Written By Mira Divan (Grade 5)
Whether you are standing up on the gantry of the MasterChef kitchen or lounging on your sofa and watching the show, you’ll be able to smell the wafting aroma of delicious food.
I have been watching MasterChef since I was 5 years old. The first season I watched was Season 8, where I would switch on the television every day at 9:00 pm and immerse myself into the world of contestants, judges, and different cuisines. Now, MasterChef is like a ritual in my family.
The show was developed by Elizabeth Murdoch (daughter of Rupert Murdoch who was the founder of the Fox Network worldwide) in 2009. The MasterChef format now airs in 200 territories and is produced independently in 40 countries. In India alone, the MasterChef series was produced and aired under the title MasterChef India for 6 seasons. Along with the main version of the show, there are 3 other spinoffs – MasterChef: The Professionals, Celebrity MasterChef and Junior MasterChef.
What has really turned MasterChef into a worldwide success is its competitive format. Before Elizabeth Murdoch came up with the idea, there were cookery shows in which a professional chef would be in his kitchen and share his recipes with viewers. When MasterChef came along, it removed predictability completely. You wouldn’t know what was going to happen. It was no longer about the recipe. It was a talent hunt competition, with home cooks taking centre stage. There was a sense of anticipation that would build with every moment.
Every year, thousands of home cooks line up in front of the kitchen to audition, but only 50 get through. These 50 cook their best dishes for the judges, hoping to get selected in the competition and win an apron, but only the top 24 get one. What follows is 13 weeks of demanding challenges that push them to their culinary best.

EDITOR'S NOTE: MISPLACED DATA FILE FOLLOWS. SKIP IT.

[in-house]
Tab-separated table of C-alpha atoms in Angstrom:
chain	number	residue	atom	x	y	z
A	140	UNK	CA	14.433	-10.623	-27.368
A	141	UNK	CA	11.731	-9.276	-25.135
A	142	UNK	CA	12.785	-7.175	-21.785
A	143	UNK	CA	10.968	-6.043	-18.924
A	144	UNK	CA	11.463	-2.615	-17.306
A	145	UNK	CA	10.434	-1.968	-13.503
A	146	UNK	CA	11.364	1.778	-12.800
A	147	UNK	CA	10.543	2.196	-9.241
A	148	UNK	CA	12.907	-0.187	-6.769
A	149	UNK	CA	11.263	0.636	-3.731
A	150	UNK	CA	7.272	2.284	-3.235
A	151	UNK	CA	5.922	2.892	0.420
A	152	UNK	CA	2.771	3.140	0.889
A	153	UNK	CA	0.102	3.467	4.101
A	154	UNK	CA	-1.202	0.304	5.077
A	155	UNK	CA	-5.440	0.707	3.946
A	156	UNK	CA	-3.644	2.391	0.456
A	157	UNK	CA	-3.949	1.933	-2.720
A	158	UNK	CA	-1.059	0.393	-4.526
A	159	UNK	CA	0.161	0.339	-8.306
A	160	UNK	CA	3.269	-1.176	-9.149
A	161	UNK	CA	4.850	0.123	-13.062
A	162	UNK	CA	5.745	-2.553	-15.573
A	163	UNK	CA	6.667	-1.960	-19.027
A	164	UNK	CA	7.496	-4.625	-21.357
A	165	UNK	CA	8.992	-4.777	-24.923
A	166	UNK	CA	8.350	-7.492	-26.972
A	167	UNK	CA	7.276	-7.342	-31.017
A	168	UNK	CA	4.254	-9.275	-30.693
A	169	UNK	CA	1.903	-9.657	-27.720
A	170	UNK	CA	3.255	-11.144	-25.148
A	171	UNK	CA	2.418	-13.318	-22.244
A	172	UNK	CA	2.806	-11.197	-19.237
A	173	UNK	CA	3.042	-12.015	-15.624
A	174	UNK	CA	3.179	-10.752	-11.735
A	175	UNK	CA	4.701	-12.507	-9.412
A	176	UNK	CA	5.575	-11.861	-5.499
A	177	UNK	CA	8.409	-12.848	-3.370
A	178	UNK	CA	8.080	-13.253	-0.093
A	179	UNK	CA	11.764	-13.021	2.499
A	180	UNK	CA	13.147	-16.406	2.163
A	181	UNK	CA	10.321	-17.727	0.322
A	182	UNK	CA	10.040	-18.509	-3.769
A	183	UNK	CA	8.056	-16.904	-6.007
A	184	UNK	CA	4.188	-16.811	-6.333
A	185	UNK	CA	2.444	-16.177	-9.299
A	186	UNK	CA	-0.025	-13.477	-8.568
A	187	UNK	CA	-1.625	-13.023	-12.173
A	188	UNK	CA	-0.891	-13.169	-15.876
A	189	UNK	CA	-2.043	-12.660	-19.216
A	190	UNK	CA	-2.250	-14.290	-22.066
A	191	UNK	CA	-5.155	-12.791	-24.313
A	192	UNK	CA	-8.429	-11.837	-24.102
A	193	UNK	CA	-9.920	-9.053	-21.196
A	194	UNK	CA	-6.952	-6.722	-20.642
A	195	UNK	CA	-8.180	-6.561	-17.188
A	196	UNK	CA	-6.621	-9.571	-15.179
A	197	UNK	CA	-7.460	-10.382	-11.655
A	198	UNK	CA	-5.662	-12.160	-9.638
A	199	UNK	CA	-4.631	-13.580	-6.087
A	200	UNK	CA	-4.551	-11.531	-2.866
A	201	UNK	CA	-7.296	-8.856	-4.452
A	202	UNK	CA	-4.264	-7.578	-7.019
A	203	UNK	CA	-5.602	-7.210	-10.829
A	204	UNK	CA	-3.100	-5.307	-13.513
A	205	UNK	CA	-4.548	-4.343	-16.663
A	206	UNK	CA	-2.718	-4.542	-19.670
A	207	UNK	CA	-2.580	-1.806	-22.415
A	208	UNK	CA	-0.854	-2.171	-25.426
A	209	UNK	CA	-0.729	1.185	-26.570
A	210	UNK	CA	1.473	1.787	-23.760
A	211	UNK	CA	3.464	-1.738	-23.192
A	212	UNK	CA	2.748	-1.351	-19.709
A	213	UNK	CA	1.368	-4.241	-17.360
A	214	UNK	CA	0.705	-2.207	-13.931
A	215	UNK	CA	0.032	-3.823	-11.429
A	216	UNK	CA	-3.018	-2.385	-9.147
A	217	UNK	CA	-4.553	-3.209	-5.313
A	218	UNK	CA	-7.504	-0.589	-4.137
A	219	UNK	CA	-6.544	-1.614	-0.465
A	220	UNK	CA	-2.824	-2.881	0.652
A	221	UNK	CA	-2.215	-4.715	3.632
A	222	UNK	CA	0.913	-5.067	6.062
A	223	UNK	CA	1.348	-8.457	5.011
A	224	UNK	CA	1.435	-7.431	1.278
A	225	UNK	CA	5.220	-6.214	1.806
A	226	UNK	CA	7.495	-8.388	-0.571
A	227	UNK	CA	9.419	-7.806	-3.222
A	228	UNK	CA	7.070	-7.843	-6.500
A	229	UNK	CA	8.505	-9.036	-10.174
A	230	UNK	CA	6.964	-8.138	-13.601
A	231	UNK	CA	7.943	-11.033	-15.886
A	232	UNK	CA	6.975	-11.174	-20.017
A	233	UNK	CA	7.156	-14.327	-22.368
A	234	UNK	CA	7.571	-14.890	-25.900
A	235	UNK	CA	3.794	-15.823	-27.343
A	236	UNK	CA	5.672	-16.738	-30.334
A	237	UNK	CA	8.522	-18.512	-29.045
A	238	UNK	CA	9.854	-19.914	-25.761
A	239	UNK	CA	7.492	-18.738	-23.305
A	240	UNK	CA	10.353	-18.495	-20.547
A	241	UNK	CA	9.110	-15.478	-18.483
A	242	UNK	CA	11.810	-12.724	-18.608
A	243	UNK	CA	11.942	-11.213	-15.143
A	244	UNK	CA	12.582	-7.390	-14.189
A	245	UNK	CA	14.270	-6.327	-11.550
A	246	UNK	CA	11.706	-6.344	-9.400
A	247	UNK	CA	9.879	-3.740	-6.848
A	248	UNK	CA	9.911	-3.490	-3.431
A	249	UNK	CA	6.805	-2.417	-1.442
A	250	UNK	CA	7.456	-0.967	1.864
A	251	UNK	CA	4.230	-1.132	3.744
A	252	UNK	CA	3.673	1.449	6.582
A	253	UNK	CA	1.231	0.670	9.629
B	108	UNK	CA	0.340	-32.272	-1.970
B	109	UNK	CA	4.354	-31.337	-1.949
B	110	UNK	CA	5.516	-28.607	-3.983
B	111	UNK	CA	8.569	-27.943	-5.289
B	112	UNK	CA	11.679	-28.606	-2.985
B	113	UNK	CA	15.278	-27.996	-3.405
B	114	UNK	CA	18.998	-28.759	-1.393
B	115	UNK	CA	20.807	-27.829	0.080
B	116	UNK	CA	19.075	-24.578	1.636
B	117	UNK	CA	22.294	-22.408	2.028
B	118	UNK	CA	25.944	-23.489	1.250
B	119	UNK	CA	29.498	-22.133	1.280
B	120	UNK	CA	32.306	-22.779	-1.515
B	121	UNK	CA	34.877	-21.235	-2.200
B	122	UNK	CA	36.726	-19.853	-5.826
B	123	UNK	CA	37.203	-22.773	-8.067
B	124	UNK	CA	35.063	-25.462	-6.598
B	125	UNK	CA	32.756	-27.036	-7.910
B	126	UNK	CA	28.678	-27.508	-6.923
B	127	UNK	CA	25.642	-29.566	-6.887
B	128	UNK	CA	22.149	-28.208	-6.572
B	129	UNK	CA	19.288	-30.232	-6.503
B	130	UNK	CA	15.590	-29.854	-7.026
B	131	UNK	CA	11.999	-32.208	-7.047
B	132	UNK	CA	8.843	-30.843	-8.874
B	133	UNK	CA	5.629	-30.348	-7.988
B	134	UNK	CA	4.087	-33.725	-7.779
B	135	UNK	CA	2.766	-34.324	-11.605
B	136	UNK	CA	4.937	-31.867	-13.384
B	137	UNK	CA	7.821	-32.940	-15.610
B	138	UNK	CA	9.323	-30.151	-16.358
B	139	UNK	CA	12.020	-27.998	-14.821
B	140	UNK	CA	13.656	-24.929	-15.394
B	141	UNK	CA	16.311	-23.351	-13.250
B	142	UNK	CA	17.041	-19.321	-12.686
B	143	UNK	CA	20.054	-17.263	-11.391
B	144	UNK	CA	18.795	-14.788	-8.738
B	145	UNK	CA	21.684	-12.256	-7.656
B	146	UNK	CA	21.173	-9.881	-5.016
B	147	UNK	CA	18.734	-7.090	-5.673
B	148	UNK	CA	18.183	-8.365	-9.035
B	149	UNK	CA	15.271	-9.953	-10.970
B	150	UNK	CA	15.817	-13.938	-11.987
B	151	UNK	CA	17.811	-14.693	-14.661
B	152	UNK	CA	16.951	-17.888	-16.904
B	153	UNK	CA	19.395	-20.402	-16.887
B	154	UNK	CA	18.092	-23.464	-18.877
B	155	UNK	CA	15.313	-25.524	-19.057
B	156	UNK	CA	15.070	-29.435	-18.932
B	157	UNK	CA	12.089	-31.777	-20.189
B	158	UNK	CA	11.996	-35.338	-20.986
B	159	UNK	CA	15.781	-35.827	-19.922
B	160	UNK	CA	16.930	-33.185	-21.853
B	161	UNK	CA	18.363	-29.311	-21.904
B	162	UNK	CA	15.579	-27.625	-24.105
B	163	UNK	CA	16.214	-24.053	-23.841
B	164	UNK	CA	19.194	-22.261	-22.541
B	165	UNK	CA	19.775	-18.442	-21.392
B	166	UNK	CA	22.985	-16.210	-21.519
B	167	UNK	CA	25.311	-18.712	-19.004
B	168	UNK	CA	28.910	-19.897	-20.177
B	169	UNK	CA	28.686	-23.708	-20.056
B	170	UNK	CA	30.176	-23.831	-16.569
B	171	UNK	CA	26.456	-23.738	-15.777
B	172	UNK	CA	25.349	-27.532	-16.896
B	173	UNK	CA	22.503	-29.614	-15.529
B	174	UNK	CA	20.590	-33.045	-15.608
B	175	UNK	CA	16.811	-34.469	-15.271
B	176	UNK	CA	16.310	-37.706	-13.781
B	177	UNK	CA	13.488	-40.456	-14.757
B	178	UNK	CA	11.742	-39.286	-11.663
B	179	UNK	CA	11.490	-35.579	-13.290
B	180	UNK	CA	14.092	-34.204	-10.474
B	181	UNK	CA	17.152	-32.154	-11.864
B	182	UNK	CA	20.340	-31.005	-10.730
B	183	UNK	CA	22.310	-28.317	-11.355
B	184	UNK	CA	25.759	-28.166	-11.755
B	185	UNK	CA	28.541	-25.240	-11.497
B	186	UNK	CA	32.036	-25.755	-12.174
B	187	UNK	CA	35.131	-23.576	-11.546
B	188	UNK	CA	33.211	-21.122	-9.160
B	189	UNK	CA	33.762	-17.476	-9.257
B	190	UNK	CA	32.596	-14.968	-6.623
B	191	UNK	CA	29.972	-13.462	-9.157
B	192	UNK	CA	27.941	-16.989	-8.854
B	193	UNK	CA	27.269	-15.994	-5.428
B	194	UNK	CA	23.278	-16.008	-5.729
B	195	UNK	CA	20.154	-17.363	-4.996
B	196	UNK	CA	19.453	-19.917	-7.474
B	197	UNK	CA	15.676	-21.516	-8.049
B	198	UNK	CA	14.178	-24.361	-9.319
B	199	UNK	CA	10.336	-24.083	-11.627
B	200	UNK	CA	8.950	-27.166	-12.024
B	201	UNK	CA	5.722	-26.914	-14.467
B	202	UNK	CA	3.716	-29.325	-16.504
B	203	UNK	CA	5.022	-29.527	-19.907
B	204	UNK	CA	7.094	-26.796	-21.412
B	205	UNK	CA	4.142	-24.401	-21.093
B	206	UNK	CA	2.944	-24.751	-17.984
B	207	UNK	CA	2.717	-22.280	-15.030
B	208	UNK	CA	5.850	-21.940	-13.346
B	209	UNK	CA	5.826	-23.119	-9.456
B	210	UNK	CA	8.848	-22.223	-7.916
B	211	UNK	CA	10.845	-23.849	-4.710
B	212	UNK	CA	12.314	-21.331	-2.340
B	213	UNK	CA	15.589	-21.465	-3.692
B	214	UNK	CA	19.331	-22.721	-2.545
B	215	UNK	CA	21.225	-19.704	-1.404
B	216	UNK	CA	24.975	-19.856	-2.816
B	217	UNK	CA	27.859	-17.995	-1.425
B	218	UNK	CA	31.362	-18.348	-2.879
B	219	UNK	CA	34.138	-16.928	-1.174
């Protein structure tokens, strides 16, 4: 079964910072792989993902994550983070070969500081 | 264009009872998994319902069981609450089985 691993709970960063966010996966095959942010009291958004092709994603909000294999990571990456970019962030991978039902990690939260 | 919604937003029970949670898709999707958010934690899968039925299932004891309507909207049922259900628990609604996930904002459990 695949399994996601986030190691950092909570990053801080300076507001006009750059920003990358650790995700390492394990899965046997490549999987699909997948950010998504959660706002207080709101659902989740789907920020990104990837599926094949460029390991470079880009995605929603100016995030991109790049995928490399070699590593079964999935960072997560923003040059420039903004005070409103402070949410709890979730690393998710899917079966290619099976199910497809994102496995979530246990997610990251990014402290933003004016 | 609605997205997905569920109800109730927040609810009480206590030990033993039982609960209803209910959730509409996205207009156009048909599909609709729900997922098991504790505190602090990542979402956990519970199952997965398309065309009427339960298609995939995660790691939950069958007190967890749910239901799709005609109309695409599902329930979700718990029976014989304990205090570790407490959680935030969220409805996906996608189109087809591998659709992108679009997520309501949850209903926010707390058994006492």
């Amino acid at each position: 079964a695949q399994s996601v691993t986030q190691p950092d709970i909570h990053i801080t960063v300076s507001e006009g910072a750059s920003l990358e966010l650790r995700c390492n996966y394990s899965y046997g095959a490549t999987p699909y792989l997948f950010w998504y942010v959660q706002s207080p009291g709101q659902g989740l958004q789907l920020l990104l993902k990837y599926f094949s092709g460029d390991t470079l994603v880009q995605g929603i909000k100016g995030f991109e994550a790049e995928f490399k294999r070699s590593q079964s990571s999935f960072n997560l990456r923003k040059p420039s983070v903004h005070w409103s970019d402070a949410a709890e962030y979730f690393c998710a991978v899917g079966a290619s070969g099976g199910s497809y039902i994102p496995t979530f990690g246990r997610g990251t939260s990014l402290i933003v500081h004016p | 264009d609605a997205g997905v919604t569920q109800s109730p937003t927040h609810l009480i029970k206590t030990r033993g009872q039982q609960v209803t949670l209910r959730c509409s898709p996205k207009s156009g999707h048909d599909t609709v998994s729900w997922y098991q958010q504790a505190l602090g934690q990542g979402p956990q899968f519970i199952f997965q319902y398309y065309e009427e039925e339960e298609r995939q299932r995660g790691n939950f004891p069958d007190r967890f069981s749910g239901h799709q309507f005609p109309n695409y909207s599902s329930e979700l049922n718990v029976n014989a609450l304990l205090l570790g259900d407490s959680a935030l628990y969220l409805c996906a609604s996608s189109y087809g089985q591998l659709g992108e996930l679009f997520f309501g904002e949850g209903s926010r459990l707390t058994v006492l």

Challenges like the Mystery Box, where there would be a massive box on each bench, full of unusual pairings of ingredients or surprises that the cooks have to hero in their dishes. The Mystery Box challenge would stump the contestants, but when it came to the invention test challenge, the whacky dishes that the contestants came up with would stump the judges. Whether it was curry cake or instant noodle gnocchi, the invention tests were always fun to watch.
At the end of 13 weeks would be a Grand Finale, where the two finalists would battle it out for the title of MasterChef Australia.
Another reason for the show’s popularity is the judges. The judges aren’t only judges, but mentors to the cooks. They are seen walking from bench to bench giving tips, feedback and even motivating them at times when the contestants break down under pressure. They also conduct a MasterClass during the series, where they share their tips and recipes. This lends a touch of emotion to an otherwise fiercely competitive show. The love and camaraderie among the contestants is unseen in any other competition. The contestants give it their best while competing but never shy away from complimenting each other.
The MasterChef phenomenon extends well beyond the show. Every person watching it undertakes a MasterChef journey and not just the 24 people wearing an apron.
The show inspires every home cook to create new dishes and has an everlasting effect on people who have their own culinary dreams, giving them the confidence that they can do it too.
The show has introduced us to a whole new vocabulary around food, like cloche, parfait, orecchiette, granita and the croquembouche. Techniques like tempering chocolate is now a household reality. It is now almost impossible that a kid has turned 10, without celebrating a MasterChef birthday party.
I personally love the show for its diverse challenges and rooting for my favourite contestant. There is just one warning I have for you – always eat dinner before watching. Who knows? You might just see something scrumptious like gourmet asparagus and blue cheese ravioli on TV and be presented with something particularly disgusting for dinner.
Featured Image Courtesy – YouTube